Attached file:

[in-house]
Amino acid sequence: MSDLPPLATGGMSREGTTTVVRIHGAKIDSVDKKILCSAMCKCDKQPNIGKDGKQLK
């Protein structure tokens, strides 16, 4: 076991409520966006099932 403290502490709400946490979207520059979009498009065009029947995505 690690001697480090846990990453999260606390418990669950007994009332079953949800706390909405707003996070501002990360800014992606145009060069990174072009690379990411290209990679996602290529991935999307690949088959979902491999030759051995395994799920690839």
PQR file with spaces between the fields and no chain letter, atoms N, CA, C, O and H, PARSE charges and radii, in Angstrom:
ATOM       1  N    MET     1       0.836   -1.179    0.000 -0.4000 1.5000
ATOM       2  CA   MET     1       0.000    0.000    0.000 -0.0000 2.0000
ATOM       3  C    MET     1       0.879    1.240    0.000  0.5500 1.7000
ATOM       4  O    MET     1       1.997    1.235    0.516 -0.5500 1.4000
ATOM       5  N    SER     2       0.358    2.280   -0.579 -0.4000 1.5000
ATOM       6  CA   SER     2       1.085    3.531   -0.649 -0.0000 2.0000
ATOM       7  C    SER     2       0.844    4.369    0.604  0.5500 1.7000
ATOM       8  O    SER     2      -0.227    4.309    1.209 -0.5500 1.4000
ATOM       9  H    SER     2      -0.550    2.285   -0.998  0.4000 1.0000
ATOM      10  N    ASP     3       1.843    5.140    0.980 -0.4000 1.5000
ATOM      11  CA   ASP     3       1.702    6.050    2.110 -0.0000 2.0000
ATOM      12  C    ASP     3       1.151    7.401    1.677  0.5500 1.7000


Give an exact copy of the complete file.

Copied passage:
[in-house]
Amino acid sequence: MSDLPPLATGGMSREGTTTVVRIHGAKIDSVDKKILCSAMCKCDKQPNIGKDGKQLK
């Protein structure tokens, strides 16, 4: 076991409520966006099932 403290502490709400946490979207520059979009498009065009029947995505 690690001697480090846990990453999260606390418990669950007994009332079953949800706390909405707003996070501002990360800014992606145009060069990174072009690379990411290209990679996602290529991935999307690949088959979902491999030759051995395994799920690839």
PQR file with spaces between the fields and no chain letter, atoms N, CA, C, O and H, PARSE charges and radii, in Angstrom:
ATOM       1  N    MET     1       0.836   -1.179    0.000 -0.4000 1.5000
ATOM       2  CA   MET     1       0.000    0.000    0.000 -0.0000 2.0000
ATOM       3  C    MET     1       0.879    1.240    0.000  0.5500 1.7000
ATOM       4  O    MET     1       1.997    1.235    0.516 -0.5500 1.4000
ATOM       5  N    SER     2       0.358    2.280   -0.579 -0.4000 1.5000
ATOM       6  CA   SER     2       1.085    3.531   -0.649 -0.0000 2.0000
ATOM       7  C    SER     2       0.844    4.369    0.604  0.5500 1.7000
ATOM       8  O    SER     2      -0.227    4.309    1.209 -0.5500 1.4000
ATOM       9  H    SER     2      -0.550    2.285   -0.998  0.4000 1.0000
ATOM      10  N    ASP     3       1.843    5.140    0.980 -0.4000 1.5000
ATOM      11  CA   ASP     3       1.702    6.050    2.110 -0.0000 2.0000
ATOM      12  C    ASP     3       1.151    7.401    1.677  0.5500 1.7000